Fluent Builder Pattern vs Constructor

Tuesday, October 2, 2018

By: Chris Dunn

Design patterns are important when developing applications. When people first discover GOF design patterns, they either reject them or are eager to rewrite their code base to make use of the new concepts. The same way I would caution about rejecting Design Patterns out of hand just beause they are trendy, I wouldn't rewrite for the sake of doing something new.

I personally like the Fluent interface we find in LINQ, Entity Framework and other libraries. I first read about the interface from Martin Fowler.  The pattern employs method chaining to provide a clean and easy to read logic flow, and just makes me feel good to implement. But I always have to ask myself if the benefits are worth the extra code for the builder? Can I solve the same problem with a comprehensive constructor call?

Now, let me state that this all depends on what you're building and the complexity of the process and resulting object. So I clarify that as with most things "It depends on your situation". But that is also my point. Don't force a specific Design Pattern when it doesn't fit or isn't worth the trade off.

Here is a simple class representing a House. It has five properties that can be set to customize the House.

    public class House
    {
        public int Floors { get; set; }
        public int Bedrooms { get; set; }
        public bool LivingRoom { get; set; }
        public bool Kitchen { get; set; }
        public string Roof { get; set; }

        public House()
        {

        }


}

A Fluent Builder for the House might look something like the following. Each method returns the HouseBuilder so I can continue making calls. The method Build takes all of those properties and creates and returns a new House instance.

public class HouseBuilder
        {
            public int floors;
            public int bedrooms;
            public bool livingroom;
            public bool kitchen;
            public string roof;

            public HouseBuilder Floors(int value)
            {
                this.floors = value;
                return this;
            }

            public HouseBuilder Bedrooms(int value)
            {
                this.bedrooms = value;
                return this;
            }

            public HouseBuilder HasLivingRoom()
            {
                this.livingroom = true;
                return this;
            }
            public HouseBuilder HasKitchen()
            {
                this.kitchen = true;
                return this;
            }

            public HouseBuilder Roof(string value)
            {
                this.roof = value;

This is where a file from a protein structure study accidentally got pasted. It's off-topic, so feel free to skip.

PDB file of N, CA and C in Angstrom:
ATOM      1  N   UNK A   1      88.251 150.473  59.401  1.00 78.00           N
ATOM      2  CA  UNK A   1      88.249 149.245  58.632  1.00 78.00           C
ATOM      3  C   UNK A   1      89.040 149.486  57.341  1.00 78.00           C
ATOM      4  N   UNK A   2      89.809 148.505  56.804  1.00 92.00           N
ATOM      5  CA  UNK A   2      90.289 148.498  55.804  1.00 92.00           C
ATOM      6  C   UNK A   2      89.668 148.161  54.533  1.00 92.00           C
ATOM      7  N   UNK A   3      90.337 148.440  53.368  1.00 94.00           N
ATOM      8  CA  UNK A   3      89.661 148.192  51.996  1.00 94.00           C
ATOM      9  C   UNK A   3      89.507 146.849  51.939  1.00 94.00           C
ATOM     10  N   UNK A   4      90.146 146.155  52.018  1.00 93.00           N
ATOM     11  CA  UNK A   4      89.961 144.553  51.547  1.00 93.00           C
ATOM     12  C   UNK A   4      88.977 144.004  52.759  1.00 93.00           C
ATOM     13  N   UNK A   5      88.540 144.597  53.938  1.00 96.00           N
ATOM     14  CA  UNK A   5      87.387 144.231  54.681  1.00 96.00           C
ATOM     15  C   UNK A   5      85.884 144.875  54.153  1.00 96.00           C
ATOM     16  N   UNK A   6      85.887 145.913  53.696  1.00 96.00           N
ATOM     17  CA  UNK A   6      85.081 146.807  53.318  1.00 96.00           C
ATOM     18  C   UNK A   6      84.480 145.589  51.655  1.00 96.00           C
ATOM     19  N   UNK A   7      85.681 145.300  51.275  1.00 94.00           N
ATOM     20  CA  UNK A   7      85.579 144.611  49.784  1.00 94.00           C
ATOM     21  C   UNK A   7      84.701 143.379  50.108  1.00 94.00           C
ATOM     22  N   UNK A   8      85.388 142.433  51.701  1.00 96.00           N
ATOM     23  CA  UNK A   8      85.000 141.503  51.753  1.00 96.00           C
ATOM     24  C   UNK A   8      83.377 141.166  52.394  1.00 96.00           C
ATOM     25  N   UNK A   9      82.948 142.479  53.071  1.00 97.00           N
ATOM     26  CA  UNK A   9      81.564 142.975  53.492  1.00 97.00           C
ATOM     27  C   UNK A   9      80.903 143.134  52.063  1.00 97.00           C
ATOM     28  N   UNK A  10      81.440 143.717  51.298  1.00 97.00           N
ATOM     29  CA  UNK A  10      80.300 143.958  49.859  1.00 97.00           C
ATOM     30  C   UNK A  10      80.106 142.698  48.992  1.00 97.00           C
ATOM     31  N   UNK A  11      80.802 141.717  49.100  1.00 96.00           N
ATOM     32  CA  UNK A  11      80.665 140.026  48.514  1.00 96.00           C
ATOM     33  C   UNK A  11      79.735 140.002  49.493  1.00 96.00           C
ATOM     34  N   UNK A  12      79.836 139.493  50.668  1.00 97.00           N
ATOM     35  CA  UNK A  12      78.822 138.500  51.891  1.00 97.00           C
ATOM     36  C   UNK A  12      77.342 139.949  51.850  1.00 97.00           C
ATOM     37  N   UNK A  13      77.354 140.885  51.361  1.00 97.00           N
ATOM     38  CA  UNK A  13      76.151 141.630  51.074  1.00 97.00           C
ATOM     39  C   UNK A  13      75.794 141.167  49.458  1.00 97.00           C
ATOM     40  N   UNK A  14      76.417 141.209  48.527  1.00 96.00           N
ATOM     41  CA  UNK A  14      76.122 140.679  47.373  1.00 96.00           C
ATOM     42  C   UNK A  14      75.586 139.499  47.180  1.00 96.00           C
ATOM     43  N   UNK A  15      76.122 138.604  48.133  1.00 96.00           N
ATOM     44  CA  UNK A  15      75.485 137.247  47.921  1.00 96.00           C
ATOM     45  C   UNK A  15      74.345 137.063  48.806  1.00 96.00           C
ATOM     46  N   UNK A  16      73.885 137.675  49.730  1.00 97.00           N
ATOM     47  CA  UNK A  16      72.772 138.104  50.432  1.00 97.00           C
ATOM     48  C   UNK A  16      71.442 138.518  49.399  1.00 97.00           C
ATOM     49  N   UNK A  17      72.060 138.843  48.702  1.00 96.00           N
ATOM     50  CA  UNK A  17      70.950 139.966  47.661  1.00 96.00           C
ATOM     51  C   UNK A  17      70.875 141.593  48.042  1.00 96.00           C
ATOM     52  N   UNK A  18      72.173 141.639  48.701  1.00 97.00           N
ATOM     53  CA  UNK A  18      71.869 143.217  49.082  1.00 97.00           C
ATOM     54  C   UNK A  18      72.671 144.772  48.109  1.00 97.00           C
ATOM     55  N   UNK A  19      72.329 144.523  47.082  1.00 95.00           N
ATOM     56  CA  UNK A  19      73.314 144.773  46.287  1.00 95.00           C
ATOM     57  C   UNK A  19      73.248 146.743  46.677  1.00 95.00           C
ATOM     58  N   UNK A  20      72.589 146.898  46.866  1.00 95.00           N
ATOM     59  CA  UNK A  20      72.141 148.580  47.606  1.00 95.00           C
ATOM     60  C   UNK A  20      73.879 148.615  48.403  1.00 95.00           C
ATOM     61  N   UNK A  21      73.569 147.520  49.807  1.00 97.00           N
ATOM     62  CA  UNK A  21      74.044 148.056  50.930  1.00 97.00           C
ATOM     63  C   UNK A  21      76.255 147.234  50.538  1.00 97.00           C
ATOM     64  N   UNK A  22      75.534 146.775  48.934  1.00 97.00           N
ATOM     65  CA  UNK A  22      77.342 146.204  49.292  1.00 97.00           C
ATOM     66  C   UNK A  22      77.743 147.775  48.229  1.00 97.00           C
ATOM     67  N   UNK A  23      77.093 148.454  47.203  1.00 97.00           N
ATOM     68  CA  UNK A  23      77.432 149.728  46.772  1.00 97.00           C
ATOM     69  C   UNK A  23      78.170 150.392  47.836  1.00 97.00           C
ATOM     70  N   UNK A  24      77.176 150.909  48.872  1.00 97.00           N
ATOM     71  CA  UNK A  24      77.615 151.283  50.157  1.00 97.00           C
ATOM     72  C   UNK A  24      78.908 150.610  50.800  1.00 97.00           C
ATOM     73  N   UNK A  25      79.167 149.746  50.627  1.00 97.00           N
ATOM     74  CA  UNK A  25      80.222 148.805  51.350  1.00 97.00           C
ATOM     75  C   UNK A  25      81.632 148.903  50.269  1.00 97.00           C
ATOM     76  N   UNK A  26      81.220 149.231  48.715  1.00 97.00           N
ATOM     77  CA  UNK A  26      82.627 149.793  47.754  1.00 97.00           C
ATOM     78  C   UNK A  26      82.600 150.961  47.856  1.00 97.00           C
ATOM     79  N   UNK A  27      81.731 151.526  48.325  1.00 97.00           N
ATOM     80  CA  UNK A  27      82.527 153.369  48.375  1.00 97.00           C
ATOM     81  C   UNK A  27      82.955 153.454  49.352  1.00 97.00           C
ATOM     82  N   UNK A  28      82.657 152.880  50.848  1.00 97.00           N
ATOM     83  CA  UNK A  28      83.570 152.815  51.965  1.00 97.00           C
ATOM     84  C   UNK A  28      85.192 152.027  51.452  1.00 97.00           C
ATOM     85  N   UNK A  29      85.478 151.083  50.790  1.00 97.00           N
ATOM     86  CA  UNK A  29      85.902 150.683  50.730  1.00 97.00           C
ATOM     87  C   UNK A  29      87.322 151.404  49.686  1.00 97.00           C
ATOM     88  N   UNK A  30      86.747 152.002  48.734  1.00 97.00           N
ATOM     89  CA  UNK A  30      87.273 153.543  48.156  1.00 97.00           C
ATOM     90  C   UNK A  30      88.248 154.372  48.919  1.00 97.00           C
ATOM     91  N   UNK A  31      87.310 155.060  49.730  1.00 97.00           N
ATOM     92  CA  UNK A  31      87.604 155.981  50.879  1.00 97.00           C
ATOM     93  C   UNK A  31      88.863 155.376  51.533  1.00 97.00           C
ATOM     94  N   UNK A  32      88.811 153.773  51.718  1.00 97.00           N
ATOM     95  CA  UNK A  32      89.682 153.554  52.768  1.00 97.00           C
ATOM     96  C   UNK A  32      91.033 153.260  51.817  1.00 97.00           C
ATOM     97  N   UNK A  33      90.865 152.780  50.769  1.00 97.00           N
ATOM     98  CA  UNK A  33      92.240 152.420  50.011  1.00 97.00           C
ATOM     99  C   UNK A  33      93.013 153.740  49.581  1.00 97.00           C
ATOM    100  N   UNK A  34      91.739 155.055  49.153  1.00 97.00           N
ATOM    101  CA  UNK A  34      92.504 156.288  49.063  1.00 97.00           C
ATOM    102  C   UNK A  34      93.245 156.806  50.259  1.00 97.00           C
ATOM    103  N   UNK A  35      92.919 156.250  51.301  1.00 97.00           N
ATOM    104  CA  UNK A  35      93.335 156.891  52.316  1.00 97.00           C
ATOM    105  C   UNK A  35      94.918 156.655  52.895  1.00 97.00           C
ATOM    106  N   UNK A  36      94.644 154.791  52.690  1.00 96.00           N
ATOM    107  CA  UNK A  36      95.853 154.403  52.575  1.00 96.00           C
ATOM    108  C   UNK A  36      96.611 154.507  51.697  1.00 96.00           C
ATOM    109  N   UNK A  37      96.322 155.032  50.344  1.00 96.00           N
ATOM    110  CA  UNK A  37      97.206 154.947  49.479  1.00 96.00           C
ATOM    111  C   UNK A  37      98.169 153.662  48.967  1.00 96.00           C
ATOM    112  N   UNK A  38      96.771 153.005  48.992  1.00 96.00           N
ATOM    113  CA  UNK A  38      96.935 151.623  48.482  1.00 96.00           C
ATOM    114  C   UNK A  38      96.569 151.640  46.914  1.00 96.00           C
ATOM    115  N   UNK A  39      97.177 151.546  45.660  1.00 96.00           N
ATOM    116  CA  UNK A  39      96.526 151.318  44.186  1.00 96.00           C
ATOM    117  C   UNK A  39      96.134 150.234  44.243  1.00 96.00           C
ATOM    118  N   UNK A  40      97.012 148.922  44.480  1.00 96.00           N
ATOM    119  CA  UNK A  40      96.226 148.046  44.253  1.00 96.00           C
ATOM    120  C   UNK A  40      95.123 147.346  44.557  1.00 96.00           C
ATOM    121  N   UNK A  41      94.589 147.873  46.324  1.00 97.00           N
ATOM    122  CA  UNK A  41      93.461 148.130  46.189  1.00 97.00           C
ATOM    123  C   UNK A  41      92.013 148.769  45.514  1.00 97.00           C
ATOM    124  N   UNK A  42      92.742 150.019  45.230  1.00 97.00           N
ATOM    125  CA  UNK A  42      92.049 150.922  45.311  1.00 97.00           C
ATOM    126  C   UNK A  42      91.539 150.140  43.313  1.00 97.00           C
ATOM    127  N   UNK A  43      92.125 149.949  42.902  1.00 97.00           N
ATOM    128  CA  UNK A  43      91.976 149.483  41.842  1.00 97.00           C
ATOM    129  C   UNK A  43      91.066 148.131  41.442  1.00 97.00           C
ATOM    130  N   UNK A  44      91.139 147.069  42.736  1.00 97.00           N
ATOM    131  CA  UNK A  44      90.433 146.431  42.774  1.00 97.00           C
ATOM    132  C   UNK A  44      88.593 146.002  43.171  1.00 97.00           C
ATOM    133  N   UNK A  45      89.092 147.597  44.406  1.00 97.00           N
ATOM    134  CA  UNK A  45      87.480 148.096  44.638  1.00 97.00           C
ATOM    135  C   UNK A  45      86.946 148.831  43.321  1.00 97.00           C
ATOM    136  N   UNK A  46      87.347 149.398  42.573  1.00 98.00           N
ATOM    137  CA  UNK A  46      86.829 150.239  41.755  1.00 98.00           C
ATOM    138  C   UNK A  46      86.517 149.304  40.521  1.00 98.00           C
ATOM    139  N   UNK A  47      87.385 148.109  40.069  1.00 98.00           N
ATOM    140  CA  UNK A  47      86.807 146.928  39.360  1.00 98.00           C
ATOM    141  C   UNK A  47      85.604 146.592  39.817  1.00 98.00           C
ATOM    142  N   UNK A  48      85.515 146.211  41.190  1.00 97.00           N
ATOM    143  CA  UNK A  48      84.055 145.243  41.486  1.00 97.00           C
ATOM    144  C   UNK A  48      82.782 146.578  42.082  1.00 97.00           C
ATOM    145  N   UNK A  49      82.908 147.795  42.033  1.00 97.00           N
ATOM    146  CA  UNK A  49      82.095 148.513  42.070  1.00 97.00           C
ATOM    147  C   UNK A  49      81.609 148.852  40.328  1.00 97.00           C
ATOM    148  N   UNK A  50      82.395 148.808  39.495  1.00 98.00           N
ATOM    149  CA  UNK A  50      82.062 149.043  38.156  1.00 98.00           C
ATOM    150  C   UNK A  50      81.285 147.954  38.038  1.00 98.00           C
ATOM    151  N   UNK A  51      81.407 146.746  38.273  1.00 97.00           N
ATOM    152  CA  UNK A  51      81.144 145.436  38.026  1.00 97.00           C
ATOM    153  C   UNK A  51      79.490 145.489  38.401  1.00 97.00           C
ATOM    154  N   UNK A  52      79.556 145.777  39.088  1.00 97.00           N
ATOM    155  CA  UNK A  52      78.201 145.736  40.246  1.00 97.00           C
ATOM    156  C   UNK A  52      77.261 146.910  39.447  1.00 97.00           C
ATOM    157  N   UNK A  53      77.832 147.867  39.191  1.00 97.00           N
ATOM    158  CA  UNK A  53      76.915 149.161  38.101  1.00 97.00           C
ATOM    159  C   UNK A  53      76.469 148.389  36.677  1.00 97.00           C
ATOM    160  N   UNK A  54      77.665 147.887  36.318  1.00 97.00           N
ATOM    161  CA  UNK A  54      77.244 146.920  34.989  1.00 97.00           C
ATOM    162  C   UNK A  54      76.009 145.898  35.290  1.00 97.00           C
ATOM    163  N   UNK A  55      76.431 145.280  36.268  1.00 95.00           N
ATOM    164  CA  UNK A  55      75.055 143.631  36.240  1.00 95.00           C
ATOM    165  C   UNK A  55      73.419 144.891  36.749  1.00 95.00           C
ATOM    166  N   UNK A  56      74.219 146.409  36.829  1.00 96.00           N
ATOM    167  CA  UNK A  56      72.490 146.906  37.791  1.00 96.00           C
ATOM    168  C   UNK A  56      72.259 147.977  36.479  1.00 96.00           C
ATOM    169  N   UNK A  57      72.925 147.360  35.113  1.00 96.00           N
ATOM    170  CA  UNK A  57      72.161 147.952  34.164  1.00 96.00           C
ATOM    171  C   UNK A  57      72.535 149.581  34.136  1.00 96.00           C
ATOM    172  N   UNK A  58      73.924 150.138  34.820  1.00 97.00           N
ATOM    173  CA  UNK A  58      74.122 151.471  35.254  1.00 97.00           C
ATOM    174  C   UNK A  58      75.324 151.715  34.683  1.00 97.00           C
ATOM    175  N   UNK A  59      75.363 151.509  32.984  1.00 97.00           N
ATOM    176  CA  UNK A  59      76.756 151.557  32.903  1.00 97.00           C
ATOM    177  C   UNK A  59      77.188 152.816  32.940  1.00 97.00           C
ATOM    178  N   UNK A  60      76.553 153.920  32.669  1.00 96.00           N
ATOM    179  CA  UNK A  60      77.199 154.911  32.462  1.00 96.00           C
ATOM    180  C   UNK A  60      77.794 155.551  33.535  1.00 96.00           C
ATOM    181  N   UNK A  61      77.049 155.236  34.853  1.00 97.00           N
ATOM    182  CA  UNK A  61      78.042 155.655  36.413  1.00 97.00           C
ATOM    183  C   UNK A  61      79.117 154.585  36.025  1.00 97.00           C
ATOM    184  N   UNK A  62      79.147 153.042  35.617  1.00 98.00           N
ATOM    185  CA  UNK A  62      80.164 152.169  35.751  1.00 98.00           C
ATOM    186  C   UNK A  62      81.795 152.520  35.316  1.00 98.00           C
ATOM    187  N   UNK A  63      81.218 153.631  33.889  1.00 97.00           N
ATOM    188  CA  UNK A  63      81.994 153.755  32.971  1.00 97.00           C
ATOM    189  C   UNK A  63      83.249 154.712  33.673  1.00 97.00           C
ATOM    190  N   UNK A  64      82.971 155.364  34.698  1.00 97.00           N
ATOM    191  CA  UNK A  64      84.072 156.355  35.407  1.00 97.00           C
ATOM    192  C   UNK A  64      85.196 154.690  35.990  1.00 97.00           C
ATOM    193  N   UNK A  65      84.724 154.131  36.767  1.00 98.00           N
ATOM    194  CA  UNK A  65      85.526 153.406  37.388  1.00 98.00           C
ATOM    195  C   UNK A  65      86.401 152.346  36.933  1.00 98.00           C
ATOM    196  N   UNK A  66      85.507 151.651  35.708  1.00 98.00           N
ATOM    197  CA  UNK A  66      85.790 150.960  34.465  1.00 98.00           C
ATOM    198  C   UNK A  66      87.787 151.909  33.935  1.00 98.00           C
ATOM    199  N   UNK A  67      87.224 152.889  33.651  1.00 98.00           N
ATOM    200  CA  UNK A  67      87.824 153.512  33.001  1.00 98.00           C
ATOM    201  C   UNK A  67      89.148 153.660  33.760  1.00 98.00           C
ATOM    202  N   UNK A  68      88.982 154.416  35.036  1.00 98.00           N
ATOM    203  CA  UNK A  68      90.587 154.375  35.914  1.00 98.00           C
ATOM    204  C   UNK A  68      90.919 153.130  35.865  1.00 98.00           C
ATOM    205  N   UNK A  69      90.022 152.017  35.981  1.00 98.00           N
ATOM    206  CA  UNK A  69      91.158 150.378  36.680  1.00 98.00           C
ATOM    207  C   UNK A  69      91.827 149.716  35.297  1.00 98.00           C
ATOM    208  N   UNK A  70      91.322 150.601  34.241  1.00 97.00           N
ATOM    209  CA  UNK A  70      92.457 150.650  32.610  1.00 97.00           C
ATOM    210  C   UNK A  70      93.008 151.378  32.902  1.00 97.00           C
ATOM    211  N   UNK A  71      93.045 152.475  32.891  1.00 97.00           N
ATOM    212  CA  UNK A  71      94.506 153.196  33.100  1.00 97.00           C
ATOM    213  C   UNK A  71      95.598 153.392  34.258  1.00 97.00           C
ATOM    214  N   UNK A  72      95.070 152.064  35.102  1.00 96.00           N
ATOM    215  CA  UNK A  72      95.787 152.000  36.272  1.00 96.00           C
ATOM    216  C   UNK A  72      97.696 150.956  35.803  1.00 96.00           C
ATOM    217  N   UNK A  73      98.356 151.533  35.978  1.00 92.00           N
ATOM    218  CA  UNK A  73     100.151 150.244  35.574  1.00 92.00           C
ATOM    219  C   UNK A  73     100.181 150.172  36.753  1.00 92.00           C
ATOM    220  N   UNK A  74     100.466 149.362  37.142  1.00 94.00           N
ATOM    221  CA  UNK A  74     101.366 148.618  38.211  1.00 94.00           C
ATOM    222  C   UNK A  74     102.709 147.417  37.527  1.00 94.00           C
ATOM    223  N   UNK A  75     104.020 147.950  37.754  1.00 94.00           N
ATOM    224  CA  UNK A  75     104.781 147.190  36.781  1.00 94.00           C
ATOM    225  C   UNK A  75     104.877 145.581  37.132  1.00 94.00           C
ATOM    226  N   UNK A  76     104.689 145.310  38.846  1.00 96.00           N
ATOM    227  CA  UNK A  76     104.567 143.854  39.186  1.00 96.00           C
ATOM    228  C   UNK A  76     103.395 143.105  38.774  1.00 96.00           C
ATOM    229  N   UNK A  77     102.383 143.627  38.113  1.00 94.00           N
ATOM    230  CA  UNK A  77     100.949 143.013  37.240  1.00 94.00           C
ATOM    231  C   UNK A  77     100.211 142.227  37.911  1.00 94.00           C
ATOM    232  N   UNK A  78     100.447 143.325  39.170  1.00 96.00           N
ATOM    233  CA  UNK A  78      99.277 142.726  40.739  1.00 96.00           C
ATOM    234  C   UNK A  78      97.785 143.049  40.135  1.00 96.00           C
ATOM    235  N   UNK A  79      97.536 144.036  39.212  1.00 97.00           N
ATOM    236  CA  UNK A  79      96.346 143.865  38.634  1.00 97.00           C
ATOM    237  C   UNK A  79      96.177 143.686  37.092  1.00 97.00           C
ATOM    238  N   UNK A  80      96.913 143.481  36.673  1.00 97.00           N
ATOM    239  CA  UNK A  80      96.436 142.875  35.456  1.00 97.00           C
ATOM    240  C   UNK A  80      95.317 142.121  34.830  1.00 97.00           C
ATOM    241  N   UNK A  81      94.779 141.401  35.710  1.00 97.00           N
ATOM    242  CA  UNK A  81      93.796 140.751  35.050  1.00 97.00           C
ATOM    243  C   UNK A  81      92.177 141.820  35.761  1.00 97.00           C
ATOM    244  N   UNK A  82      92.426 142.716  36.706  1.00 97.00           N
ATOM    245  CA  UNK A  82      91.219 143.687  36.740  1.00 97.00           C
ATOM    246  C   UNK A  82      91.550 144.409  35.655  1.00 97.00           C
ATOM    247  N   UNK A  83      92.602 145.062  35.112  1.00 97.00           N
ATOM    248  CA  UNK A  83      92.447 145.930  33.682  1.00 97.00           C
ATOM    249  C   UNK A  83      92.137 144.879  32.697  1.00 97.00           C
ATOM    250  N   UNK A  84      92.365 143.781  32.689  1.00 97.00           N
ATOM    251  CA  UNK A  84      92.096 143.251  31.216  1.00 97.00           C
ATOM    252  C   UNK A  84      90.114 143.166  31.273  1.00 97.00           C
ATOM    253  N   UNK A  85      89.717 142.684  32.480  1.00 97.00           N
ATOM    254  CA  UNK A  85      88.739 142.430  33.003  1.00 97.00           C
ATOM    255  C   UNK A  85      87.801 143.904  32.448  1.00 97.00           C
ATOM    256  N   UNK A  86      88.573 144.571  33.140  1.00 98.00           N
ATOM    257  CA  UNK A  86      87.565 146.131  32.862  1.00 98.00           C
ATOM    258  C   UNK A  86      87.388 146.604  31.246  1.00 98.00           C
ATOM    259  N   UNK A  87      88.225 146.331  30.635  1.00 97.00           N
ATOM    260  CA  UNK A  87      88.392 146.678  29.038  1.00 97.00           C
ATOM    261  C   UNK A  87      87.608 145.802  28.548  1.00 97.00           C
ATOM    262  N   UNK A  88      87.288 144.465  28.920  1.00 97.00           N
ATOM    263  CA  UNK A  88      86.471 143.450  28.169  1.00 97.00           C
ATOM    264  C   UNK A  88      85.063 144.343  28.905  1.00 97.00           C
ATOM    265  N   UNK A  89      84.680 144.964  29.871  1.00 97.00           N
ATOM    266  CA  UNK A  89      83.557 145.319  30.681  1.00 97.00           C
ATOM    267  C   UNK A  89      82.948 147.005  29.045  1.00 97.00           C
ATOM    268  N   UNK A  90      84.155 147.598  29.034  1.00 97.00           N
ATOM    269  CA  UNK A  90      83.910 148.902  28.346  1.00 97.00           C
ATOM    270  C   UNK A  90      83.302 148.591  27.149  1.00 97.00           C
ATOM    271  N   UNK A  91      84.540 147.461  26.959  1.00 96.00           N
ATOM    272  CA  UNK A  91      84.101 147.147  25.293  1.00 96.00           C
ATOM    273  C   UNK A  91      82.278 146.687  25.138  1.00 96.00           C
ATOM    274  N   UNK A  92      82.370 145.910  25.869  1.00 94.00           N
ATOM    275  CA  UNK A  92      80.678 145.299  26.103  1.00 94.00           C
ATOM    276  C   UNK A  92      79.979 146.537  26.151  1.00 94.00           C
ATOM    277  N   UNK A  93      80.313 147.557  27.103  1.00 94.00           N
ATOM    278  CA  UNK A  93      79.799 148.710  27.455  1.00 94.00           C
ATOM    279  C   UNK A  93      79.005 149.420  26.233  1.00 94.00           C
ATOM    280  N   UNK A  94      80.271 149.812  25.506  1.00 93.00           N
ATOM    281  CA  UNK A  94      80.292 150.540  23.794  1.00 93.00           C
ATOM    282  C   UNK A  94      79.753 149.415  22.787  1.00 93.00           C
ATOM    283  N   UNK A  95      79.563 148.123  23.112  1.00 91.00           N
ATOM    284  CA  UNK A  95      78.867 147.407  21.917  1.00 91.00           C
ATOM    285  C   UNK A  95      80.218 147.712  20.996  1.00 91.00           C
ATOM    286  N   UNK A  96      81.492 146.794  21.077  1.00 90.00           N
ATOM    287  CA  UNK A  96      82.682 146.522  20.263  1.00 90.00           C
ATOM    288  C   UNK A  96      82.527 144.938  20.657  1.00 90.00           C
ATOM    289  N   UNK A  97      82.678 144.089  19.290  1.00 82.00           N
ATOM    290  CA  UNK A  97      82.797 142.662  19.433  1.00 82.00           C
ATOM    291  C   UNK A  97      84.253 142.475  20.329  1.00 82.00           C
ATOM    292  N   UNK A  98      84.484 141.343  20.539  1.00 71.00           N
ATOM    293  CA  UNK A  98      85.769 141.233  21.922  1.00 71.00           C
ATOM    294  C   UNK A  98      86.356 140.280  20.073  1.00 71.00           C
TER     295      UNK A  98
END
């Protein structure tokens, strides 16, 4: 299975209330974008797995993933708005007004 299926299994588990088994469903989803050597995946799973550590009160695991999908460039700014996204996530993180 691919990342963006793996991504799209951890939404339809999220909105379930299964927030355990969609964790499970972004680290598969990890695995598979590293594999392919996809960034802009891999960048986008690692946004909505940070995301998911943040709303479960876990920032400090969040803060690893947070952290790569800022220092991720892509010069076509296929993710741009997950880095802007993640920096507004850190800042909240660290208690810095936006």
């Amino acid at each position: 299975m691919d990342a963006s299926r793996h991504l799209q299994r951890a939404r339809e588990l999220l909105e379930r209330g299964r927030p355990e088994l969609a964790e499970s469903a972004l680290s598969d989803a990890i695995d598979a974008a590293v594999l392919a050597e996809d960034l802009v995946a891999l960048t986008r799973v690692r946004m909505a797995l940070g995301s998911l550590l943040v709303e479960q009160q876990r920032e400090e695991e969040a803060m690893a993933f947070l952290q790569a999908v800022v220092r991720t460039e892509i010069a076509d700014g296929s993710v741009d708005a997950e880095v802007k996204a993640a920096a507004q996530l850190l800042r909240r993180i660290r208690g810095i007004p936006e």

return this;
            }

            public House Build()
            {
                var house = new House();
                house.Floors = this.floors;
                house.Bedrooms = this.bedrooms;
                house.LivingRoom = this.livingroom;
                house.Kitchen = this.kitchen;
                house.Roof = this.roof;
                return house;
            }
        }

Using the HouseBuilder would look something like this in code. It's nice, clean and easy to understand and read. Just don't forget all the HomeBuilder code from above that is required to support the following clean call.

class Program
    {
        static void Main(string[] args)
        {
            House fluentHouse = new House.Builder()
                .Floors(3)
                .Bedrooms(4)
                .HasKitchen()
                .HasLivingRoom()
                .Roof("Metal")
                .Build();

   
    }

Now, let's say we don't use the Fluent Builder pattern and just rely on the standard constructor with named, optional parameters with default values.

        public House(int floors = 0, int bedrooms = 0, bool livingroom= false, bool kitchen = false, string roof = "")
        {
            this.Floors = floors;
            this.Bedrooms = bedrooms;
            this.LivingRoom = livingroom;
            this.Kitchen = kitchen;
            this.Roof = roof;
        }

Using the constructor to initialize the class, here is the code we need to create a new House. If you compare it to the HouseBuilder class, it's a lot less code. Not only do we remove the entire Builder class, the call to the constructor is still pretty easy to understand and read.

class Program
    {
        static void Main(string[] args)
        {
            House ctorHouse = new House(floors: 3, 
                kitchen: true, livingroom: true, roof: "Metal");
        }


    }


Now I know I've given a somewhat simple scenario here and in cases where the Build process is more complex or object being build requires something more, you and I both might come to a different conclusion.

The take away point is to make sure you are not making your code more complex than it needs to be, for the sake of specific Design Patterns.  Sometimes the simplest solution is the best.

Tags: c# design patterns fluent

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